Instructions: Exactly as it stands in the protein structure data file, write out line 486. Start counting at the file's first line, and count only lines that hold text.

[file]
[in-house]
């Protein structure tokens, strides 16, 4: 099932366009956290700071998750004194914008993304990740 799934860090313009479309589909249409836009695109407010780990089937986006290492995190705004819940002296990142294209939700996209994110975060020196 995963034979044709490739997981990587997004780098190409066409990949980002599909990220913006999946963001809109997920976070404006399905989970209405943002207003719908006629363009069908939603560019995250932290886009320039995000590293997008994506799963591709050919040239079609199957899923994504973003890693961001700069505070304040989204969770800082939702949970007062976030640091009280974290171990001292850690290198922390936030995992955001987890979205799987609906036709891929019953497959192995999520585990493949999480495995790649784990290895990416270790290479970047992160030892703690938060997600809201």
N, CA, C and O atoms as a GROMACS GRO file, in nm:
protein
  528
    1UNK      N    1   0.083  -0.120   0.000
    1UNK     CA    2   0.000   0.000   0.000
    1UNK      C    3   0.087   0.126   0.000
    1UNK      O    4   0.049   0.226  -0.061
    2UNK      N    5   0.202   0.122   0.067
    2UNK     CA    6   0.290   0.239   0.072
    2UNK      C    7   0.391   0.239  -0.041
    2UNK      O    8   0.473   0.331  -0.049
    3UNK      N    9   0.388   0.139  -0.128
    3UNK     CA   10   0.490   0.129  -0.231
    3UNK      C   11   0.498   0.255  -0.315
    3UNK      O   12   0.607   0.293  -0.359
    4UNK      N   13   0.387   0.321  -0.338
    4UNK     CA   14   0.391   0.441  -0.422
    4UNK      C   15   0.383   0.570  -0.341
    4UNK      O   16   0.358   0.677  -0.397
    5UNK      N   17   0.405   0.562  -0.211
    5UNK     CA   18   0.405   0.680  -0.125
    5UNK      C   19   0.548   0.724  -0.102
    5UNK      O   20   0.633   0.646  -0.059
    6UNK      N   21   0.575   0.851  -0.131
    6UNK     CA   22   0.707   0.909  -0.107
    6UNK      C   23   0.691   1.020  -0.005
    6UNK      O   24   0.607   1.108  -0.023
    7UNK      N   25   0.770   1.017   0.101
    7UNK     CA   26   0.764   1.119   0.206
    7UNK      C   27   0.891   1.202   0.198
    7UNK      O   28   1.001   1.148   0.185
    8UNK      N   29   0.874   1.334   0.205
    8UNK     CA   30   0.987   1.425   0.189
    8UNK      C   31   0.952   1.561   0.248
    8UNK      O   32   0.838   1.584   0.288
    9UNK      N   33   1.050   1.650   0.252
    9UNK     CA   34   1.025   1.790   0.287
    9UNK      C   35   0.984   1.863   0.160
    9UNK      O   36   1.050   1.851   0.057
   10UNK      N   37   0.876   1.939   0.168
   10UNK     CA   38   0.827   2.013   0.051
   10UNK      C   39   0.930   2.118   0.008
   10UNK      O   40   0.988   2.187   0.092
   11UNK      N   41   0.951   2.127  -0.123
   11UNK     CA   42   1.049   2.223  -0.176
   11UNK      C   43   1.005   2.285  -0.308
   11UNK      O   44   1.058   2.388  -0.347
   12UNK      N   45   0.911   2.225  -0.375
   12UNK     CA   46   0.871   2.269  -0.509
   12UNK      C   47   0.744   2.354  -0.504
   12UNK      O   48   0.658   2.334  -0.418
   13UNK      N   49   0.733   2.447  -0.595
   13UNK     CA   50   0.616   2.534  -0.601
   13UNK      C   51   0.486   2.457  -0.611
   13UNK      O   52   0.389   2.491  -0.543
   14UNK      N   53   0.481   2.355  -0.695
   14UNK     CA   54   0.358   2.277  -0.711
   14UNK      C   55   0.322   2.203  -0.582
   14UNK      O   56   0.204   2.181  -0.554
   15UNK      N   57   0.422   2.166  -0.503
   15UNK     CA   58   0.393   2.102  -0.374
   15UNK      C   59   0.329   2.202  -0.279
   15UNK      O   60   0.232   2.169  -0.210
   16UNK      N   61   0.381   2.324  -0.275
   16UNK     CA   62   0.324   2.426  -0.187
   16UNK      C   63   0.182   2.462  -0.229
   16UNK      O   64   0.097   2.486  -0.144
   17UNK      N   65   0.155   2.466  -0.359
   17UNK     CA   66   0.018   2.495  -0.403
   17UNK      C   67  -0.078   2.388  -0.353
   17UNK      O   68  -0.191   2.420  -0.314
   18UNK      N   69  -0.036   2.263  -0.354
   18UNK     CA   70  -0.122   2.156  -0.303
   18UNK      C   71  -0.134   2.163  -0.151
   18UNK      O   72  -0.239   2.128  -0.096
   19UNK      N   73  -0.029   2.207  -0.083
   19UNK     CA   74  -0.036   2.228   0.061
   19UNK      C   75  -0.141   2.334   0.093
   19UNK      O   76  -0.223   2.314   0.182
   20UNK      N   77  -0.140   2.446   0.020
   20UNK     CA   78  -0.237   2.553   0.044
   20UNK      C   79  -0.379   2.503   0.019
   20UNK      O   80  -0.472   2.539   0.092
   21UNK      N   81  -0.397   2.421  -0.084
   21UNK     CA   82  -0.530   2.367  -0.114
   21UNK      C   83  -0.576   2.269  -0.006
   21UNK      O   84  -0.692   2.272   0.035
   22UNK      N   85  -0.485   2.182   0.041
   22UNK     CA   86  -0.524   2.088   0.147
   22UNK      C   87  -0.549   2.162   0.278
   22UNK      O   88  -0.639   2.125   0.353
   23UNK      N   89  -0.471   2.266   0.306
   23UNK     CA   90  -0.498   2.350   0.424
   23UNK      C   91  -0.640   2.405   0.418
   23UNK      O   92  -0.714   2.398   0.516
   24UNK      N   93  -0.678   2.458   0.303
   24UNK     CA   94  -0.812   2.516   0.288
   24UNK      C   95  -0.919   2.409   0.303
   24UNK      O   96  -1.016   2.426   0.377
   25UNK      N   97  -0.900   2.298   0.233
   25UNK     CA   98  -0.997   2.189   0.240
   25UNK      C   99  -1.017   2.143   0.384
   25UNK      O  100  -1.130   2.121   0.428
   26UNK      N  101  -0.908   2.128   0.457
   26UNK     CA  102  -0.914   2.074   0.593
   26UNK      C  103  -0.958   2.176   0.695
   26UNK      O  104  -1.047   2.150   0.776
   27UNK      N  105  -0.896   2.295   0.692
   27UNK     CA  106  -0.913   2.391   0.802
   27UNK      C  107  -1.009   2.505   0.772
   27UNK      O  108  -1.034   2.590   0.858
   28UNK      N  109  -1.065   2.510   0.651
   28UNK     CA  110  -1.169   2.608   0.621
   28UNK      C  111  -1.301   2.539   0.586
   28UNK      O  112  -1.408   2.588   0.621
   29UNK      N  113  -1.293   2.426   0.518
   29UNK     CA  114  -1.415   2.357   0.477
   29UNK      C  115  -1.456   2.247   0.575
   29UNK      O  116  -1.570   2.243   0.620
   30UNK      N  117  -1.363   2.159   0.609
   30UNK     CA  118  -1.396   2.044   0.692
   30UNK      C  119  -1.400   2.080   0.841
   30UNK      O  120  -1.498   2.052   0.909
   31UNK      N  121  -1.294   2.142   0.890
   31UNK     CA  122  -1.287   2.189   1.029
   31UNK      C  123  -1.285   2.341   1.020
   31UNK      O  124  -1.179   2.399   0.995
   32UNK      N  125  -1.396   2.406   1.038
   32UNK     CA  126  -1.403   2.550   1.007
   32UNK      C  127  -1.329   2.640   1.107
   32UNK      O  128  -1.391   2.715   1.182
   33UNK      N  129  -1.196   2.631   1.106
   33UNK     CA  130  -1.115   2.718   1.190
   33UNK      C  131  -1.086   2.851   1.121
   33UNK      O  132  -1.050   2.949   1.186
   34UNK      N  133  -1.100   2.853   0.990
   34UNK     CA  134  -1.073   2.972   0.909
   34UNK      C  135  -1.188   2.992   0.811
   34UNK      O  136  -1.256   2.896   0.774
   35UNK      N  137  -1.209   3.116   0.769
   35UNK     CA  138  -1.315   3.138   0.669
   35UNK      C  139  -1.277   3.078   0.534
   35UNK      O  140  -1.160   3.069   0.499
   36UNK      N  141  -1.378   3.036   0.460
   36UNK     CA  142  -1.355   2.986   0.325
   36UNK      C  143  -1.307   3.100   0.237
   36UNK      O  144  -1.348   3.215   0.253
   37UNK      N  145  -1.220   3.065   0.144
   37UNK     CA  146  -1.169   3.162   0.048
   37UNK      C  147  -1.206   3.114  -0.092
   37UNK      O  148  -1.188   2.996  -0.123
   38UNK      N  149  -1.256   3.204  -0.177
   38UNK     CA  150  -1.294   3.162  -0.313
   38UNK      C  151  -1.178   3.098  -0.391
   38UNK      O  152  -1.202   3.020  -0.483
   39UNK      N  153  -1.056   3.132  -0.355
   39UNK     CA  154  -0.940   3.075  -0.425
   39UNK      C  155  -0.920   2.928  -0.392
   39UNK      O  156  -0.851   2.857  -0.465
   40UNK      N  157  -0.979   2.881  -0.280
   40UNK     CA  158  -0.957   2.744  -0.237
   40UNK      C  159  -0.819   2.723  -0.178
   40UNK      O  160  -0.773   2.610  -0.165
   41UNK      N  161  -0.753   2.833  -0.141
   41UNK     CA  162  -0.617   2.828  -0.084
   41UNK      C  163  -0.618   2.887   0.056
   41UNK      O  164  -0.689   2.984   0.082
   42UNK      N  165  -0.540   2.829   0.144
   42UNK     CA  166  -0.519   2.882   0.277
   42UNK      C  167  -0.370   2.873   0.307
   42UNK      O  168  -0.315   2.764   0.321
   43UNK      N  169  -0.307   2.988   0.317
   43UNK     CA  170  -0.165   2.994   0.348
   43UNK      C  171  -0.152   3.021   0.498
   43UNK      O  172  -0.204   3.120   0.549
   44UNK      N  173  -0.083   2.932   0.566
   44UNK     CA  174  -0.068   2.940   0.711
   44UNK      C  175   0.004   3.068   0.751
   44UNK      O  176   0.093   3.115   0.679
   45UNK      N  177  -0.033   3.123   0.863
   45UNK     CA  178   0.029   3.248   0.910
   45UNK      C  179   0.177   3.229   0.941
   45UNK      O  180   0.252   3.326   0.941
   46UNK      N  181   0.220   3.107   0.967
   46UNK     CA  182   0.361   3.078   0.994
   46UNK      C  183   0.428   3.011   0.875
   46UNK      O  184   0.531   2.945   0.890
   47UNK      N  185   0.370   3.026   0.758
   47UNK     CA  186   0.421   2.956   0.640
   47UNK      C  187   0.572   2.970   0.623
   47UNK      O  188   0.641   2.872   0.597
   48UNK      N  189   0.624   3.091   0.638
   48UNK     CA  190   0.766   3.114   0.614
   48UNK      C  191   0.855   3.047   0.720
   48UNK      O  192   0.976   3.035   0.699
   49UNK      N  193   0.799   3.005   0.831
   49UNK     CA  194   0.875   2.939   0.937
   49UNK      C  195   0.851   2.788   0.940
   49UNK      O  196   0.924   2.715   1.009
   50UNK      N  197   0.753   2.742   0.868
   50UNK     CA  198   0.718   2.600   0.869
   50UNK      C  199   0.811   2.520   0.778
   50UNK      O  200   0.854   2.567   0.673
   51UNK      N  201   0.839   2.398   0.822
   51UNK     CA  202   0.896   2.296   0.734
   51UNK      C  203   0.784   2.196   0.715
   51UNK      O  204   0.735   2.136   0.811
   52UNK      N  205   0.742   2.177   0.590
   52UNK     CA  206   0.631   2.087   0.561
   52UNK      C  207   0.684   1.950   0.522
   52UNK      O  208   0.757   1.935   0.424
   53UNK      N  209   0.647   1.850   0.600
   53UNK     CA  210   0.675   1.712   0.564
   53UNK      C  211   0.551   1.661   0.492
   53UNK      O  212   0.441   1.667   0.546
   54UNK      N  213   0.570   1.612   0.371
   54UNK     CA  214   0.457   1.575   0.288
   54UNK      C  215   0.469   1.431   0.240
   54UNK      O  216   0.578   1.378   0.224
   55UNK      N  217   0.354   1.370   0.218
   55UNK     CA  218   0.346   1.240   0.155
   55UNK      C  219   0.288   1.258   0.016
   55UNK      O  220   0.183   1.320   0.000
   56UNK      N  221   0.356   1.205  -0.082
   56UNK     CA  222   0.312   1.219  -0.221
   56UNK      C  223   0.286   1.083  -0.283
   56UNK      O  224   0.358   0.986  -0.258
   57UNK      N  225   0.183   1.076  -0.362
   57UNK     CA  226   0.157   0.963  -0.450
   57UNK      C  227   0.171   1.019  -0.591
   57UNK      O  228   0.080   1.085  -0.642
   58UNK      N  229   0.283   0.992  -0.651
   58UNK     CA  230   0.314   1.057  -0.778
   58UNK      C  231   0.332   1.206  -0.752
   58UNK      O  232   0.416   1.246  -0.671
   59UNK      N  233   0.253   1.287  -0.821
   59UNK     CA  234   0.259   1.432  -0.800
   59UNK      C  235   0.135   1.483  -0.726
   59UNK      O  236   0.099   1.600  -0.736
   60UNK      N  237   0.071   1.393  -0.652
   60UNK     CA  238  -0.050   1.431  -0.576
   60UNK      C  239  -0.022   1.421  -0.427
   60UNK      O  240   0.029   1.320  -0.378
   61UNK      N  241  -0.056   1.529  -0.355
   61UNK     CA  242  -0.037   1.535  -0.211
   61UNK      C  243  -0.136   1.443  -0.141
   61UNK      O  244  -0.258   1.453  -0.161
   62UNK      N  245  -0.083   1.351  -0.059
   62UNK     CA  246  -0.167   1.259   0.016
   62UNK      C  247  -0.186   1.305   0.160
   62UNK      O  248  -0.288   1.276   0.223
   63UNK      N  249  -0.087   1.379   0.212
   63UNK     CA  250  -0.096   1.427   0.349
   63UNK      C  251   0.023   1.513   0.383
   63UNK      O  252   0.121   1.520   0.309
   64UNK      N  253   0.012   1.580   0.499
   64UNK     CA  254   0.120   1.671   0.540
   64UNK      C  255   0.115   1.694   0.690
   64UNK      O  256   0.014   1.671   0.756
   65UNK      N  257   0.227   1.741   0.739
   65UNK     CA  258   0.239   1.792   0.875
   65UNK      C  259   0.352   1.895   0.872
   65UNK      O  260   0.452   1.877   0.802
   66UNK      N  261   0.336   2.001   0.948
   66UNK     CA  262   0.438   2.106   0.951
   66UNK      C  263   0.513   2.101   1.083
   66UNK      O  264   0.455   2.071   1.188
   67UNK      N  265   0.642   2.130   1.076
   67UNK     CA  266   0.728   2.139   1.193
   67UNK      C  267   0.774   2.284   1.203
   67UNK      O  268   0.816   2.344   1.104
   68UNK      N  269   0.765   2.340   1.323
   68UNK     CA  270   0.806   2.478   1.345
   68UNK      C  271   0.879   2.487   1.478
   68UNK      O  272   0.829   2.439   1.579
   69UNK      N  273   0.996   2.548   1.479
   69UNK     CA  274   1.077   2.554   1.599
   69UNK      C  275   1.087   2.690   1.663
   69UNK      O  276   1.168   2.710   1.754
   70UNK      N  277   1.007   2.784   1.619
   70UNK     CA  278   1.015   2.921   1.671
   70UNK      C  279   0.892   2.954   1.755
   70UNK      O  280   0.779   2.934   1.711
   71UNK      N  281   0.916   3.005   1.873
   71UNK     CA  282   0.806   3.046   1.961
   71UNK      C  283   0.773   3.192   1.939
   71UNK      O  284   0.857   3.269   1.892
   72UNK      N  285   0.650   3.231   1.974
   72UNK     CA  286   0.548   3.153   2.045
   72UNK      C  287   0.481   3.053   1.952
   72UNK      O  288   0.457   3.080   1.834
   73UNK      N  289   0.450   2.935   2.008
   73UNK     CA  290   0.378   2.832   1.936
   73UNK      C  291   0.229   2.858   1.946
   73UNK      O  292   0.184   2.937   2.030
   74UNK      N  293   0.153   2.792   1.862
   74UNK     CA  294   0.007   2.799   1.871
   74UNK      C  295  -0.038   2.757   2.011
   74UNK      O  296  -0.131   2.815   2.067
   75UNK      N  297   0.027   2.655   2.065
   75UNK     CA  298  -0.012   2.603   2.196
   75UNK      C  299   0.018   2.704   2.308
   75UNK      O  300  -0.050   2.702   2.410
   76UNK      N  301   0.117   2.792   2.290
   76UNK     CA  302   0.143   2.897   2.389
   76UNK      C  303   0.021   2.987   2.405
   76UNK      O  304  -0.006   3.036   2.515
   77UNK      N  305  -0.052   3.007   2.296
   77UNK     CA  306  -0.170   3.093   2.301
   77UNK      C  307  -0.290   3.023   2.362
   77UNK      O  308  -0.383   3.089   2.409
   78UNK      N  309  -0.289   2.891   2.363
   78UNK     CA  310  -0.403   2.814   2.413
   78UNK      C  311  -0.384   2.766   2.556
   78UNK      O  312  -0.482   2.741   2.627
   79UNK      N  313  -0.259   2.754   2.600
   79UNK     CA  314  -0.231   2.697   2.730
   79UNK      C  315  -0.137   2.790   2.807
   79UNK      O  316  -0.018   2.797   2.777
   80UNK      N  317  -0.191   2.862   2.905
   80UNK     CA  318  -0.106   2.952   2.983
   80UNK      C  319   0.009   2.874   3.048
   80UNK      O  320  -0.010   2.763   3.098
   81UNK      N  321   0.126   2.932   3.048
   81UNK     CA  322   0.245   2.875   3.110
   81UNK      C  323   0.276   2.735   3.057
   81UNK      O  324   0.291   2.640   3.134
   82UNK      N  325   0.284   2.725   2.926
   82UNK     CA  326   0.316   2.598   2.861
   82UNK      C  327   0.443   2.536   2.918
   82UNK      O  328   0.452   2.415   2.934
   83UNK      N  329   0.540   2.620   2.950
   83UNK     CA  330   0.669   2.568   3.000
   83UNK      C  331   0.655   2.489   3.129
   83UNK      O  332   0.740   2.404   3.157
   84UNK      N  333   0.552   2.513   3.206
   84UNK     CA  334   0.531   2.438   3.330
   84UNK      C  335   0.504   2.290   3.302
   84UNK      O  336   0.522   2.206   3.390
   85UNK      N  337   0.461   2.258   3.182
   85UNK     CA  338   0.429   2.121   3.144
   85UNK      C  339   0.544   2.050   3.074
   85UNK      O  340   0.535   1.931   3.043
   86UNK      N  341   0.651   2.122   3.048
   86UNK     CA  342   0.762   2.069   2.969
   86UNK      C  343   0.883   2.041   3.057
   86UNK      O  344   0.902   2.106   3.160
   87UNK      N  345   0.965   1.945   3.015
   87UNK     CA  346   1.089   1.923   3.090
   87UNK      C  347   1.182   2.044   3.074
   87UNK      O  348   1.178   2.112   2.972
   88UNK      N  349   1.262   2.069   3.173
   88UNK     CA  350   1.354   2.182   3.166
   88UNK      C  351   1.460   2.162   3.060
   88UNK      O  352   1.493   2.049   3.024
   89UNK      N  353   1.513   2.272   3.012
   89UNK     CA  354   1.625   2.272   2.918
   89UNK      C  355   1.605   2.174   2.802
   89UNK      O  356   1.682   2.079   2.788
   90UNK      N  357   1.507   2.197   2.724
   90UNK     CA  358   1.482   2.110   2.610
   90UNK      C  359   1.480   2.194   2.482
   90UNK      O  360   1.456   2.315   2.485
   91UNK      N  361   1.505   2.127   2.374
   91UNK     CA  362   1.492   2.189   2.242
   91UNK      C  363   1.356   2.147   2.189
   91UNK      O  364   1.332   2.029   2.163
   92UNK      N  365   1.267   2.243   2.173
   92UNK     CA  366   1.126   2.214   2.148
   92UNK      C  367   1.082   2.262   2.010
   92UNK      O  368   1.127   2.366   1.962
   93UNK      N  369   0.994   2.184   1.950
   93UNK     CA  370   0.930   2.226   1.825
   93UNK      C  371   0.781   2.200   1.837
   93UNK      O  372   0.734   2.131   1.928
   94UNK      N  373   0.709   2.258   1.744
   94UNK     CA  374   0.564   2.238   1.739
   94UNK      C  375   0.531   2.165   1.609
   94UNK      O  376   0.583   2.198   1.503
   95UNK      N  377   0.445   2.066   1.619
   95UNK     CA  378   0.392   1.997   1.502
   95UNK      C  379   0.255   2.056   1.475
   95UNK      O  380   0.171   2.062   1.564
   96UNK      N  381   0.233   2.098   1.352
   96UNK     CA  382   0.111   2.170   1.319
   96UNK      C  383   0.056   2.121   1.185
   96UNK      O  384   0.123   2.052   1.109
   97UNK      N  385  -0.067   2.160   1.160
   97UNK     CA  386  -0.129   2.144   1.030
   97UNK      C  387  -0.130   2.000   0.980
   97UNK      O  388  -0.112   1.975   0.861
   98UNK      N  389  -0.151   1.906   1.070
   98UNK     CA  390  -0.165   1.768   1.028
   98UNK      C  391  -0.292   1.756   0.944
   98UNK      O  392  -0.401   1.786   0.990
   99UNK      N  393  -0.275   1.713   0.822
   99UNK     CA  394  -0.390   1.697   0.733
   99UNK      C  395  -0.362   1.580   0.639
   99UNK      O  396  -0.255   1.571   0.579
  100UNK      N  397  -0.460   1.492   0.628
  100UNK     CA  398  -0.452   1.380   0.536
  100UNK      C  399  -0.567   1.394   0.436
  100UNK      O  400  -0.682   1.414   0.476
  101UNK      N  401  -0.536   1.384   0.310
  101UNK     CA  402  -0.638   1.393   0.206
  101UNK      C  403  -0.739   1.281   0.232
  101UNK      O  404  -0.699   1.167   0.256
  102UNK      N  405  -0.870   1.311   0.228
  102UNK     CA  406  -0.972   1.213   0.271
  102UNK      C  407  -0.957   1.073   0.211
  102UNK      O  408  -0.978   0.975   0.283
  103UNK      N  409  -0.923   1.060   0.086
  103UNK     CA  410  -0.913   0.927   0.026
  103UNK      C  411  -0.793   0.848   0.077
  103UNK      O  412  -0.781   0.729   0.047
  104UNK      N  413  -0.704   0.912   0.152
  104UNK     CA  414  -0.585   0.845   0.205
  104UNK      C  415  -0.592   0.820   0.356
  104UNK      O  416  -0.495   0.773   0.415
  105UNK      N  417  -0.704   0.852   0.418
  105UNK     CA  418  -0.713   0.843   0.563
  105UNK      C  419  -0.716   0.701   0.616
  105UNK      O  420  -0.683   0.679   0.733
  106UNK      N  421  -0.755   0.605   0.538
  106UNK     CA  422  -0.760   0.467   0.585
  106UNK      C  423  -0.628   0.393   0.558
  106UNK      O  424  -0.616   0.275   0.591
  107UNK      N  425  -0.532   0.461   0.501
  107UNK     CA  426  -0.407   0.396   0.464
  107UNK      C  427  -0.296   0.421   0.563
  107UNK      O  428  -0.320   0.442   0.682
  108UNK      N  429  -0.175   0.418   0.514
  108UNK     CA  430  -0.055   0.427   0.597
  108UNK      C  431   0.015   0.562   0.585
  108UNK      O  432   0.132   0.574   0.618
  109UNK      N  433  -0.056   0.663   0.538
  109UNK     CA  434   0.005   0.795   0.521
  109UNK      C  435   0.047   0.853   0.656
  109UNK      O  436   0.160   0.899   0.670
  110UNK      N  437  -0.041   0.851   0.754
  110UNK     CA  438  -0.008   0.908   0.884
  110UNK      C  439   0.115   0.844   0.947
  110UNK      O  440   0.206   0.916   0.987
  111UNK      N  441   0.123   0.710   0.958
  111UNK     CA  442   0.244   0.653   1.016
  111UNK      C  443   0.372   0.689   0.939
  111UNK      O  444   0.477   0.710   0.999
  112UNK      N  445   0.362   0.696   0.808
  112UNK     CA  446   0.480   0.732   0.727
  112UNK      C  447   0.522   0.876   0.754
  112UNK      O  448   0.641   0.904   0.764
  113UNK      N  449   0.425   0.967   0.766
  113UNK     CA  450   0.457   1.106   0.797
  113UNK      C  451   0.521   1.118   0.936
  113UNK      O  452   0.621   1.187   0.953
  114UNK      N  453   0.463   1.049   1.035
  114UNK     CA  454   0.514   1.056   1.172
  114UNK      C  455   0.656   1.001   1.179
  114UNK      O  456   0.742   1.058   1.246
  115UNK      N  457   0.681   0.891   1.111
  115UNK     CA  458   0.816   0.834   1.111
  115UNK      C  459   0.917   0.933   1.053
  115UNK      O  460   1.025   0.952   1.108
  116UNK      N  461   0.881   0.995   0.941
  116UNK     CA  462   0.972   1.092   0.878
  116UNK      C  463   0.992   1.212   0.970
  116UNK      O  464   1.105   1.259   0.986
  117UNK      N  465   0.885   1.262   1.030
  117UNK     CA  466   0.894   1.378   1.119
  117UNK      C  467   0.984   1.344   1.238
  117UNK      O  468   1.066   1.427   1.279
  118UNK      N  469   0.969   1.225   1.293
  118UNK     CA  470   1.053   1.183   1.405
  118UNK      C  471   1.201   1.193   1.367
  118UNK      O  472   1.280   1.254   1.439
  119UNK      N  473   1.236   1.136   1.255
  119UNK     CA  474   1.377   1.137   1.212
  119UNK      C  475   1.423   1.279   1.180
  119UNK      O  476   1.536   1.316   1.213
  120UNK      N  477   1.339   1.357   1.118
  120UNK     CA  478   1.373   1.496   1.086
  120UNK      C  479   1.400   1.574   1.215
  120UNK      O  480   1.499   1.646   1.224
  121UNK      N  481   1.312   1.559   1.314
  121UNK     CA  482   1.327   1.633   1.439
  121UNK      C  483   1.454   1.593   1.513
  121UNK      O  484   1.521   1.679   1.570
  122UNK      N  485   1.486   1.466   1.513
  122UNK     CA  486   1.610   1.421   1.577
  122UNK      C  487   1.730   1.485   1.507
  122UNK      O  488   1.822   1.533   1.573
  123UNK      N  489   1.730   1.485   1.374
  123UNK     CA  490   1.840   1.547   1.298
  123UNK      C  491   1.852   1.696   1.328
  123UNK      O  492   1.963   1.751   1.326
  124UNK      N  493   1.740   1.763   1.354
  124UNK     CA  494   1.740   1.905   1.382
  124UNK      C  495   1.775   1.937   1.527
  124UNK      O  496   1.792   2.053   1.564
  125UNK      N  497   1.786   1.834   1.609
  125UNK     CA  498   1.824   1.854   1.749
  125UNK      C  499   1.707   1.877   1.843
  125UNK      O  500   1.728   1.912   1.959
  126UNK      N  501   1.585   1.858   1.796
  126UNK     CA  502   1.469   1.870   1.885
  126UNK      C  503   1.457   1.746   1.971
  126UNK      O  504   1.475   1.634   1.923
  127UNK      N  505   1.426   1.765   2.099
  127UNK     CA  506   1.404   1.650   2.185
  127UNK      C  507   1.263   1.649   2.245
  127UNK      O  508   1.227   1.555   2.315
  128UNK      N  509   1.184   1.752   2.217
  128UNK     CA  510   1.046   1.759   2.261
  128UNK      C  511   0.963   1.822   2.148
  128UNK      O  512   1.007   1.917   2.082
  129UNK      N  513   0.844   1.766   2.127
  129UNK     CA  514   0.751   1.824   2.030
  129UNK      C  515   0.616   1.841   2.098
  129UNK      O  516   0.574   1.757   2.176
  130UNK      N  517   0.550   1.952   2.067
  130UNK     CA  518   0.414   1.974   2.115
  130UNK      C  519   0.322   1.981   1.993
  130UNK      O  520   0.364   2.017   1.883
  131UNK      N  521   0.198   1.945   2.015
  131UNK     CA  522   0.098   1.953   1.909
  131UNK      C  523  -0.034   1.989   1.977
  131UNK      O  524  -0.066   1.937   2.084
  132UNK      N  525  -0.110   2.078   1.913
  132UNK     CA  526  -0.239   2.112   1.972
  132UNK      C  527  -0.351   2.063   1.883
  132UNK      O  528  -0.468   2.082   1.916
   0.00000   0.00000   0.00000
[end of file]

  121UNK      N  481   1.312   1.559   1.314